Wilson leads the nation’s first Greek-letter organization established by African American women, which was founded at Howard University in 1908. One of her platforms during her four-year tenure as president is educational enrichment, specifically including support to HBCUs. Wilson is a graduate of Benedict College and Clark Atlanta University, two historically black colleges and universities (HBCUs) supported by UNCF, and is a UNCF board member.
“This contribution, and all the contributions that have come before from this great sorority—to a total of more than $4 million—represents not only an investment,” said Lomax, “but an extraordinarily generous investment, in better futures for our students, and through their success, for the college-educated professionals and citizens they will become, for the communities where they will settle and which they will serve, and indeed, for our country and the world we live in. We are beyond grateful to the women of Alpha Kappa Alpha for their continued support of our mission and for Ms. Wilson’s vision to support the historic institutions that helped shape her as a leader.”
UNCF’s partnership with AKA has spanned 40 years, as donations have poured in from many of the sorority’s 993 chapters during that time. Since 1982, AKA’s international president has served on UNCF’s Board of Directors. As each president’s four-year term ended, her successor has been nominated and elected to the board. During AKA’s inaugural term with UNCF’s board, the organization donated $1 million to UNCF. Wilson was elected to UNCF’s board in 2014, preceded by Carolyn House Stewart, Esq., AKA president from 2010 to 2014.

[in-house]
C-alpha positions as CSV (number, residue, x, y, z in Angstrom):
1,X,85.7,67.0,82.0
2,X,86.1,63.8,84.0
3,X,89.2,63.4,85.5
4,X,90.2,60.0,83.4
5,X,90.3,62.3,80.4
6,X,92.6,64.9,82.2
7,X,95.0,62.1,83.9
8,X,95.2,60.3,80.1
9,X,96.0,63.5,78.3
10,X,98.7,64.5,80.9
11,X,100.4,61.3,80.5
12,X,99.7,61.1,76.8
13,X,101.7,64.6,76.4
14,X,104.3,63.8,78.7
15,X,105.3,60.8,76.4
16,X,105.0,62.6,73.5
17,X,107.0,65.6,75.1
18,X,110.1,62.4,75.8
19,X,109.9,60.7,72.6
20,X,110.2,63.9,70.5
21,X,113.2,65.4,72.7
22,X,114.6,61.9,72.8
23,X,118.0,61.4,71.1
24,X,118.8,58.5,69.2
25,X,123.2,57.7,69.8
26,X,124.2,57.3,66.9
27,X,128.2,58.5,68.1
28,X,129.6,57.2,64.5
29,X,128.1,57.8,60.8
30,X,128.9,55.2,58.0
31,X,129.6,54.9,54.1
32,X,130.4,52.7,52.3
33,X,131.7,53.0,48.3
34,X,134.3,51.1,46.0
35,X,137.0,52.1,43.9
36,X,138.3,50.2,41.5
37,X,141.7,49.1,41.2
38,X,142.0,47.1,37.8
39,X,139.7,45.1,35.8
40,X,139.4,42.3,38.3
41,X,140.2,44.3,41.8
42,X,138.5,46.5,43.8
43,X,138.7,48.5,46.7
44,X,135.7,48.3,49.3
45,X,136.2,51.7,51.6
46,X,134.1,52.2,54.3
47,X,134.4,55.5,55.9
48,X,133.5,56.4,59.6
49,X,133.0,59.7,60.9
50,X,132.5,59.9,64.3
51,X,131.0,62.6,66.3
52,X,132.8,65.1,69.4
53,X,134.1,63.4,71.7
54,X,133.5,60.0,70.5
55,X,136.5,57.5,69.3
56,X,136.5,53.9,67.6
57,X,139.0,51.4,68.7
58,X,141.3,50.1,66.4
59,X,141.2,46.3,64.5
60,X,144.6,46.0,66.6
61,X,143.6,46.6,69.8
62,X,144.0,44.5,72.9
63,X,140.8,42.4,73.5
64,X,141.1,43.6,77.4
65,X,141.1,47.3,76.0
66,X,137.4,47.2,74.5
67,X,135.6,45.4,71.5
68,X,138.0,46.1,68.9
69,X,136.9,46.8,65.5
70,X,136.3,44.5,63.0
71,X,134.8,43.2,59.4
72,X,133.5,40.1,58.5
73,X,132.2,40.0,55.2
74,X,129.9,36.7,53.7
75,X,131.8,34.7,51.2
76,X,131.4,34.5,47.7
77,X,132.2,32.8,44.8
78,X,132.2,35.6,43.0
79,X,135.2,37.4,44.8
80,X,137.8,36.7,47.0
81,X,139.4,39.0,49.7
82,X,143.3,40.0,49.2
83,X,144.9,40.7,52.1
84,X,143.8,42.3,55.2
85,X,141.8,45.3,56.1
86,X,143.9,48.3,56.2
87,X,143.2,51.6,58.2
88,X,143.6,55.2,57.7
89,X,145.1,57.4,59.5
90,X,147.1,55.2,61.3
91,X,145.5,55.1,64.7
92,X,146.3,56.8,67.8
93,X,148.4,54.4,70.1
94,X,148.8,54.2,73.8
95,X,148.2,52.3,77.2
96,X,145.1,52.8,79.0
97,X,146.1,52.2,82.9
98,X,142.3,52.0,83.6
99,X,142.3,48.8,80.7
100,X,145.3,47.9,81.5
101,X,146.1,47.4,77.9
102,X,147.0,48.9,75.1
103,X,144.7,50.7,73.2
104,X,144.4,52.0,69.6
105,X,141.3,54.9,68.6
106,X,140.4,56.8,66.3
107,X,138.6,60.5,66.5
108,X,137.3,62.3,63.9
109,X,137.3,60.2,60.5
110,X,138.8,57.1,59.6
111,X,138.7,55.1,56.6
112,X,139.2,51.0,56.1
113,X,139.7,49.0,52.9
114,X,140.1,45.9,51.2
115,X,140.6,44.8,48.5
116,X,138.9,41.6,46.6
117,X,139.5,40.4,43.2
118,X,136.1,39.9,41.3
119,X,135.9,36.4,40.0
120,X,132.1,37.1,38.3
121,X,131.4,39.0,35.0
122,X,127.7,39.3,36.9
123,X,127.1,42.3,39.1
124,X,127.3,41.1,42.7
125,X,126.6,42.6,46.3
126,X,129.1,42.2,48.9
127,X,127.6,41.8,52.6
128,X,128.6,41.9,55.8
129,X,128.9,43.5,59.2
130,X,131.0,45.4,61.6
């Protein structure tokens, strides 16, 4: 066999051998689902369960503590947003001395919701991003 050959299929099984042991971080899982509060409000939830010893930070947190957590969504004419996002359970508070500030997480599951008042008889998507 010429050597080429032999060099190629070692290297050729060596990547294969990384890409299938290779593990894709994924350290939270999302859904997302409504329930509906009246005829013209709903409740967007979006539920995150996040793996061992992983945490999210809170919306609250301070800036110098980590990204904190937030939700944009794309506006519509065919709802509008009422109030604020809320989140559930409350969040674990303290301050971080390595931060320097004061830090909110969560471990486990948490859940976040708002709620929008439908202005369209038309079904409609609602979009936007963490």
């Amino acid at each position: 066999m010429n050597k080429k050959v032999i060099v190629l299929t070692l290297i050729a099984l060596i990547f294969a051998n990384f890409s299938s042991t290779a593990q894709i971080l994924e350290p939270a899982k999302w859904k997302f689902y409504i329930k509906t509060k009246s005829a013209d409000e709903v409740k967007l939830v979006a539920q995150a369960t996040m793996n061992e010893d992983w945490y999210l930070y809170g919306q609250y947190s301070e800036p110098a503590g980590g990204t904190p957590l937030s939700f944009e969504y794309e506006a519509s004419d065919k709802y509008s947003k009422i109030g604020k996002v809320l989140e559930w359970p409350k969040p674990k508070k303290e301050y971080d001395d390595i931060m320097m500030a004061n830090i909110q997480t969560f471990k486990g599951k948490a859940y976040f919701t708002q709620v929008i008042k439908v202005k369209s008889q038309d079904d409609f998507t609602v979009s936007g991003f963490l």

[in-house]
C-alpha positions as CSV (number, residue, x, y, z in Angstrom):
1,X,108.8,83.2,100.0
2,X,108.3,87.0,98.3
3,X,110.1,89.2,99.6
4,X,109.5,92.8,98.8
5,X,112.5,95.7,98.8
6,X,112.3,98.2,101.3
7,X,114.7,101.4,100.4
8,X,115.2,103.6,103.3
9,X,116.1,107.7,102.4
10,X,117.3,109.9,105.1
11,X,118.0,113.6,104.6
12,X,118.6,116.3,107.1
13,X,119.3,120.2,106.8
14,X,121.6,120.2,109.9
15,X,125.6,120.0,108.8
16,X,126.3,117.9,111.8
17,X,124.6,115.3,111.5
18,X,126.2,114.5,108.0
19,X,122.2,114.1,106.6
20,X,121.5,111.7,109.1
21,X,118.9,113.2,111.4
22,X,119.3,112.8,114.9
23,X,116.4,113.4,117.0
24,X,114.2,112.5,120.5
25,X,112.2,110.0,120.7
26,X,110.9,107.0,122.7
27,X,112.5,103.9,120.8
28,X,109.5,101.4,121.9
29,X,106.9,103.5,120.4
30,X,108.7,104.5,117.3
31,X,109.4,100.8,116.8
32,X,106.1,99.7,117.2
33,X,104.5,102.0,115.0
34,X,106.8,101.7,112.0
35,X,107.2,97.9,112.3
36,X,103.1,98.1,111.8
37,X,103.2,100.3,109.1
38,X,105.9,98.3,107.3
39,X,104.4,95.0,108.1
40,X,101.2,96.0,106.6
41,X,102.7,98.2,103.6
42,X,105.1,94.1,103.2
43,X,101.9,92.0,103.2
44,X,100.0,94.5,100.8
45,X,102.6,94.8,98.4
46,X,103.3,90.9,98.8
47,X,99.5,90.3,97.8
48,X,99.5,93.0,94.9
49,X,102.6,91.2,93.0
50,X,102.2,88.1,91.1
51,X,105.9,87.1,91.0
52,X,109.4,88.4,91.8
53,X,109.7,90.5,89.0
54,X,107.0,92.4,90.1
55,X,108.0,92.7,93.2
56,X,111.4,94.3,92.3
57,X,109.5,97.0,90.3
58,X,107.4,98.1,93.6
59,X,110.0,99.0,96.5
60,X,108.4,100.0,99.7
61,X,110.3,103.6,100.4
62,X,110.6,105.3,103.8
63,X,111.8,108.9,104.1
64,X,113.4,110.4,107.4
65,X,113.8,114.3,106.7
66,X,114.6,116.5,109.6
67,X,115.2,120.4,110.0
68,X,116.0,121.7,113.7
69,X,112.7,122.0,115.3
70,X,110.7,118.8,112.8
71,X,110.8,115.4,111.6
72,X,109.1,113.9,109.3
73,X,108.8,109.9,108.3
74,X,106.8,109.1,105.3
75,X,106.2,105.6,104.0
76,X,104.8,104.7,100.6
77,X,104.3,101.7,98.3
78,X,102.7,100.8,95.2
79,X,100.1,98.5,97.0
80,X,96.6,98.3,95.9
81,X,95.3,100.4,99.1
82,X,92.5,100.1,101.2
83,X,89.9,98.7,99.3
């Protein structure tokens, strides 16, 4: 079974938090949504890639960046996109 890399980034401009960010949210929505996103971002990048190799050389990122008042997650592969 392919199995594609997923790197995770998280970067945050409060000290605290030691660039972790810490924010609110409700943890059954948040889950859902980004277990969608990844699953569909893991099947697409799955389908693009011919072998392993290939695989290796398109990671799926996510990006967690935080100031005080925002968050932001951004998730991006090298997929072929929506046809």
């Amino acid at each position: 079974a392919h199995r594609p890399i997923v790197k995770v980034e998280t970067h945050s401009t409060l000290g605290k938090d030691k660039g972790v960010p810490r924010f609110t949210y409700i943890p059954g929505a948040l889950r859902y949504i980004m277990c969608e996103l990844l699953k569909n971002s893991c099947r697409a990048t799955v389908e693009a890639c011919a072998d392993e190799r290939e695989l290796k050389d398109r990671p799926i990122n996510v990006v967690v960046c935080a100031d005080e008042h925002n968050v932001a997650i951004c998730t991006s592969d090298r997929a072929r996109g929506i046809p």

“As partners we have sent hundreds of thousands of African Americans to and through college, and on to careers,” said Lomax. “Much like each of the AKA members—all college-educated women, many with two or more degrees—who, through AKA, have returned to your communities to ‘Launch New Dimensions of Service, celebrate a Legacy of Sisterhood’ and ignite ‘Worldwide Impact.’ Thank you for all that each of you do.”
At the AKA public meeting, more than a dozen leaders were honored for their work embodying the sorority’s five program targets: educational enrichment, health promotion, family strengthening, environmental ownership, and global impact. Among the honorees was Dr. Katherine Johnson, an HBCU graduate, 81-year member of AKA and recipient of the Presidential Medal of Freedom. A major film called “Hidden Figures” will be released next year telling her story as one of the leading black women scientists with NASA. Also during the public meeting, civil rights leader Rep. John Lewis (D-GA) galvanized the audience around the importance of voting, and Tim King, founder of the impactful Chicago network of all-male charter schools, Urban Prep Academies, was honored for his work in education.
In addition to its contribution to UNCF, AKA donated $25,000 to the Tom Joyner Foundation to support the sorority’s Think HBCU℠ initiative. Over the years, Joyner’s foundation has raised more than $65 million in support of HBCUs.
“There has never been a more relevant time than right now for HBCUs,” Joyner told the crowd, as he urged them to donate from their mobile phones to their favorite HBCU.
To learn more about scholarships offered through the Alpha Kappa Alpha Educational Advancement Foundation, Inc., visit www.akaeaf.org.
Source: Ashlei Stevens, UNCF Communications